USP <660> Glass Containers
The United States Pharmacopeia (USP) enforces rigorous testing requirements for containers and their closure system as they must not interact physically or chemically with the drug product in any way that would alter its quality or efficacy. General Chapter <660> outlines specific qualification tests based on the type of glass used for containers that come into direct contact with the pharmaceutical formulation. At a macro level, the physicochemical quality of the glass container is defined by measuring their hydrolytic resistance, or resistance to chemical attacks. To define a test program that meets regulatory standards, you must understand and determine the type of class being used.
- Type I Glass: Borosilicate glass that contains significant amounts of boric oxide, aluminum oxide, and alkali and/or alkaline earth oxides, it has a high hydrolytic resistance and a high thermal shock resistance due to the chemical composition of the glass itself.
- Type II Glass: soda lime glass that that has a suitable treatment of the inner surface such that it will raise the hydrolytic resistance from a moderate to a high level.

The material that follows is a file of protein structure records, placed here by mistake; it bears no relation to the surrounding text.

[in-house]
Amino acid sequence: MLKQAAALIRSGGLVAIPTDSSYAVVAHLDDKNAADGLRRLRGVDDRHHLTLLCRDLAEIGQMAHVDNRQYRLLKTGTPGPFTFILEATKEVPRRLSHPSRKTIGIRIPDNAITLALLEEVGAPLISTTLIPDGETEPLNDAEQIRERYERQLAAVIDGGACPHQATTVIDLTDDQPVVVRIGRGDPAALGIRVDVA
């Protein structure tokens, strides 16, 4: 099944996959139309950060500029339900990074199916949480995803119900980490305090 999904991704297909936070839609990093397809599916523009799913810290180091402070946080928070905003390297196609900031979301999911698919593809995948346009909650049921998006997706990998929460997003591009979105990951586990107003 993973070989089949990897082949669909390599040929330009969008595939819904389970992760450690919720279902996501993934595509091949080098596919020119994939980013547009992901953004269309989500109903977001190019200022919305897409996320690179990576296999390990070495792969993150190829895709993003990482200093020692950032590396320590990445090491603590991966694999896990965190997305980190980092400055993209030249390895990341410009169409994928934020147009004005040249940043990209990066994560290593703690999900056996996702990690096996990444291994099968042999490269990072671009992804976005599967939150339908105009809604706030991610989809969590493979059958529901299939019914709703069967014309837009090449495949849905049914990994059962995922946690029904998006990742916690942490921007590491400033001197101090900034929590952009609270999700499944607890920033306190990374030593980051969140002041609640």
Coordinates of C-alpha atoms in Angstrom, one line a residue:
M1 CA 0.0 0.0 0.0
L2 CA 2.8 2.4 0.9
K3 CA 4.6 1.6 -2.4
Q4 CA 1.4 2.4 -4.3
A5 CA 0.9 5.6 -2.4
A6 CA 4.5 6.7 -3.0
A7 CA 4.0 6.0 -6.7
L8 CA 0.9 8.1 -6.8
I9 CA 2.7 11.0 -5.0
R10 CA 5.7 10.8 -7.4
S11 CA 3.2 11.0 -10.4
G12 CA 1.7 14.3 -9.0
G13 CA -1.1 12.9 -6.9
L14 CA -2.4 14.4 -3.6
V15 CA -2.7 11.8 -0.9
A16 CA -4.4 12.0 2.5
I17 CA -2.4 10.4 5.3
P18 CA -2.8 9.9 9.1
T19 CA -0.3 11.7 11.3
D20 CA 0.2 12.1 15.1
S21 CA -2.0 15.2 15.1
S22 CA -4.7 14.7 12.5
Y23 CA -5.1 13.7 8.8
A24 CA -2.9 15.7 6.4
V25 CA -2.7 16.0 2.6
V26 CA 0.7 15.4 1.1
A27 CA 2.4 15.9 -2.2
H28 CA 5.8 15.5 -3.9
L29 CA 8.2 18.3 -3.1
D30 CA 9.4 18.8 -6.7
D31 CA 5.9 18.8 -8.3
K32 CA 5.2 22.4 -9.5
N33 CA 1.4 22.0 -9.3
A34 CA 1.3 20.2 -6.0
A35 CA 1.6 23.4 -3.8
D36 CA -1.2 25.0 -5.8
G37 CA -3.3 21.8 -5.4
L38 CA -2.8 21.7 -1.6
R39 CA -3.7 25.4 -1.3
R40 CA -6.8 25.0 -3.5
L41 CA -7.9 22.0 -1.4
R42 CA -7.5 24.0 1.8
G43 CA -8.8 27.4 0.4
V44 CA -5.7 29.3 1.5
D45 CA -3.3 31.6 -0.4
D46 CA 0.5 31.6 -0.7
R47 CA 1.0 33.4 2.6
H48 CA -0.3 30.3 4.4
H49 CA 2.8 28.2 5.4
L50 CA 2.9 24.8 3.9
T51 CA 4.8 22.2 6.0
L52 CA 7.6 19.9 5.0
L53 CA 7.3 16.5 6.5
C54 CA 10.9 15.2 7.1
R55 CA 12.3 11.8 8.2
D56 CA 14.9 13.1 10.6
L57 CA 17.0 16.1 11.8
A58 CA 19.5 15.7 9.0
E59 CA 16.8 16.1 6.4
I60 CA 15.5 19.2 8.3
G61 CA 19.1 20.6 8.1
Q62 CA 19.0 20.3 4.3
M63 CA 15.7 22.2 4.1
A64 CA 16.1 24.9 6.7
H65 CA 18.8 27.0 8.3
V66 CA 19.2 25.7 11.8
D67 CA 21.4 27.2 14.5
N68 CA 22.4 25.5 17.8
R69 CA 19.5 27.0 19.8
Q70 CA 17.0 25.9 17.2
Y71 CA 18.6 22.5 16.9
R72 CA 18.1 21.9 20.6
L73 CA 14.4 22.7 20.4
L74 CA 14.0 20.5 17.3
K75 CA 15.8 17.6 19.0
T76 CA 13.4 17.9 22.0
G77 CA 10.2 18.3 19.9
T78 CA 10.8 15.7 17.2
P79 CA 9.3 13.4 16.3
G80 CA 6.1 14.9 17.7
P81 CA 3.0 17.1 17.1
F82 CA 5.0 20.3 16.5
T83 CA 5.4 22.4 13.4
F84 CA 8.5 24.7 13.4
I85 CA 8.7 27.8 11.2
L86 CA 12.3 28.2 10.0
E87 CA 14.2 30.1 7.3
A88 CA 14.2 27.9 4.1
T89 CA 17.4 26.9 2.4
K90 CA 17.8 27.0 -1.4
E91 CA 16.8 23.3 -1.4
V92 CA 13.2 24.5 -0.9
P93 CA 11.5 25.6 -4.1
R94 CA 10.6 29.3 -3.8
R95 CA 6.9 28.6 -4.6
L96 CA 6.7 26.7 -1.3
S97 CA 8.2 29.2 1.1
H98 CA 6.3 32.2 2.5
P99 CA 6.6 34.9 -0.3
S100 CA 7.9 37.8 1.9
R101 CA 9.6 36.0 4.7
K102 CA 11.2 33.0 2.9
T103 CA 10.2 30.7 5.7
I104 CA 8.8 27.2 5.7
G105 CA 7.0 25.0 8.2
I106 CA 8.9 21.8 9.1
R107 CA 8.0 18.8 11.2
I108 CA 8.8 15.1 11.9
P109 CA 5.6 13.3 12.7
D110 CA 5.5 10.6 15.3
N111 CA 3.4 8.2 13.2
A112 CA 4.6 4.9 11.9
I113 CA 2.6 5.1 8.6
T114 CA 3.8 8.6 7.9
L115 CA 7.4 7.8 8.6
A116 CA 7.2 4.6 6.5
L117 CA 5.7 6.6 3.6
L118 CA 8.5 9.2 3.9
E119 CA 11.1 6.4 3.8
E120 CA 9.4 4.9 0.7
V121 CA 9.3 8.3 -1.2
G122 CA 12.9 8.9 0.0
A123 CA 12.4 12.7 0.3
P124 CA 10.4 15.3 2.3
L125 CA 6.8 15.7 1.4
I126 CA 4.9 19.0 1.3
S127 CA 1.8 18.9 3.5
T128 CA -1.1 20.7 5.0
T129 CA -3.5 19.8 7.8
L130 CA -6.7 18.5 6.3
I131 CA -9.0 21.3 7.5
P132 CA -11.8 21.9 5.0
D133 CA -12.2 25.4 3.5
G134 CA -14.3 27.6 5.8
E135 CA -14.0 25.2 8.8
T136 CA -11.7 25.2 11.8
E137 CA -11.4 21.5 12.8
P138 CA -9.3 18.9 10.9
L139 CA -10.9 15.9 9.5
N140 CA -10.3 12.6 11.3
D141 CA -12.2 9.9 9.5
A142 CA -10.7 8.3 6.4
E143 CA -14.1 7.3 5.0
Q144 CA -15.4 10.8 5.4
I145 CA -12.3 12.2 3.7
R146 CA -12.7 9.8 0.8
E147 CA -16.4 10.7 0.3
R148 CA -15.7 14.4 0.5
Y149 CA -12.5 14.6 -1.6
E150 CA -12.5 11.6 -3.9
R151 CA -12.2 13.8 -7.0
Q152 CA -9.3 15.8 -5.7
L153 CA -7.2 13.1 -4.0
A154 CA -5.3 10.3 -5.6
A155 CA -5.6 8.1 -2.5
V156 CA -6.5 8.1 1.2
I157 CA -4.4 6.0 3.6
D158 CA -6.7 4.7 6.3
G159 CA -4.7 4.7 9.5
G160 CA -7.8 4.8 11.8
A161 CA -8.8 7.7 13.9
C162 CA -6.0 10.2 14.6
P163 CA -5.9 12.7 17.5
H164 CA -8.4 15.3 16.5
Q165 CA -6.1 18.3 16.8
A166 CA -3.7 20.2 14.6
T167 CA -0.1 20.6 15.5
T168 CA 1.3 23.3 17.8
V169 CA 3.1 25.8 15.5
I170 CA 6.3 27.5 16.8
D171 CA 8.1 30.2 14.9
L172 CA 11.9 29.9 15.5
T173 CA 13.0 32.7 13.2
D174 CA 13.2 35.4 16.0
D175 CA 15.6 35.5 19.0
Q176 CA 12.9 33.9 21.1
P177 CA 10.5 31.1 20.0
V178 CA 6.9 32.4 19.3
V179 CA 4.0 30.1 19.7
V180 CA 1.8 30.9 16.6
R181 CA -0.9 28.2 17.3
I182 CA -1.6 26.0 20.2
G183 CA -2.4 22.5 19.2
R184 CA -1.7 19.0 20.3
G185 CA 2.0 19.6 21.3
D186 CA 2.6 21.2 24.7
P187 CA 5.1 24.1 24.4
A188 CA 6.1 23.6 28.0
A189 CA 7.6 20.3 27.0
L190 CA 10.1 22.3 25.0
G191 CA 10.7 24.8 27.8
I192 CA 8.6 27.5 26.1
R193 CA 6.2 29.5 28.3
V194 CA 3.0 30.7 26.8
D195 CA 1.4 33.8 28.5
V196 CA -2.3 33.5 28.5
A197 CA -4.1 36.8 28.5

- Type III Glass: soda lime silica glass contains alkaline metal oxides, mainly sodium oxide, and alkaline earth oxides. It has a moderate hydrolytic resistance due to the chemical composition of the glass itself.
Other critical factors in determining an ideal test plan include the volume of the glass container and the use of a colorant. Glass that is colored (amber) and intended to offer protection from light, will be subject to USP Spectral / Light Transmission testing referenced in USP <671>. Once the critical factors are determined, a test plan can be developed that can include the following test methods:
- Glass Grains Test
- Surface Glass Test
- Surface Etching Test
- Hydrolytic Resistance Determination
- Determination of Type I / Type II
- Light Transmission if Applicable
CS Analytical has the knowledge, experience and laboratory instrumentation to assist with all your USP <660> Glass Testing requirements in a cGMP, FDA regulated setting.